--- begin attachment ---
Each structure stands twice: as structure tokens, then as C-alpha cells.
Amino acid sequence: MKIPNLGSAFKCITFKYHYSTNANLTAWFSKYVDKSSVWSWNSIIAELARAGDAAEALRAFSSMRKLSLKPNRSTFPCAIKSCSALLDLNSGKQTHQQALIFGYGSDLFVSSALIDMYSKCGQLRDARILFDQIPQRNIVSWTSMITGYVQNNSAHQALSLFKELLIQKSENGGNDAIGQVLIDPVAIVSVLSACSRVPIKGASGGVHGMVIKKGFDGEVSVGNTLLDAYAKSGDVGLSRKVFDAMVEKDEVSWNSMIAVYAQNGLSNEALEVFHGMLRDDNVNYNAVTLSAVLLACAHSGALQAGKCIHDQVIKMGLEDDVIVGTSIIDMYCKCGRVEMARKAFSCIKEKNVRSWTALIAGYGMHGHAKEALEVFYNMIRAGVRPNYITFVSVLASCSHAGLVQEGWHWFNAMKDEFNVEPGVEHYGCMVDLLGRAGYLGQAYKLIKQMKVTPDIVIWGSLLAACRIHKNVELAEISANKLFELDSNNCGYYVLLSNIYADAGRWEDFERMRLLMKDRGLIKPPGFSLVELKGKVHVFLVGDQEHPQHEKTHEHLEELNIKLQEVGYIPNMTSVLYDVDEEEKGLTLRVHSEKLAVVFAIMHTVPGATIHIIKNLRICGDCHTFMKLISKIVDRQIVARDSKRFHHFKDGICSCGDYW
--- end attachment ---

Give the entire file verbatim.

Each structure stands twice: as structure tokens, then as C-alpha cells.
Amino acid sequence: MKIPNLGSAFKCITFKYHYSTNANLTAWFSKYVDKSSVWSWNSIIAELARAGDAAEALRAFSSMRKLSLKPNRSTFPCAIKSCSALLDLNSGKQTHQQALIFGYGSDLFVSSALIDMYSKCGQLRDARILFDQIPQRNIVSWTSMITGYVQNNSAHQALSLFKELLIQKSENGGNDAIGQVLIDPVAIVSVLSACSRVPIKGASGGVHGMVIKKGFDGEVSVGNTLLDAYAKSGDVGLSRKVFDAMVEKDEVSWNSMIAVYAQNGLSNEALEVFHGMLRDDNVNYNAVTLSAVLLACAHSGALQAGKCIHDQVIKMGLEDDVIVGTSIIDMYCKCGRVEMARKAFSCIKEKNVRSWTALIAGYGMHGHAKEALEVFYNMIRAGVRPNYITFVSVLASCSHAGLVQEGWHWFNAMKDEFNVEPGVEHYGCMVDLLGRAGYLGQAYKLIKQMKVTPDIVIWGSLLAACRIHKNVELAEISANKLFELDSNNCGYYVLLSNIYADAGRWEDFERMRLLMKDRGLIKPPGFSLVELKGKVHVFLVGDQEHPQHEKTHEHLEELNIKLQEVGYIPNMTSVLYDVDEEEKGLTLRVHSEKLAVVFAIMHTVPGATIHIIKNLRICGDCHTFMKLISKIVDRQIVARDSKRFHHFKDGICSCGDYW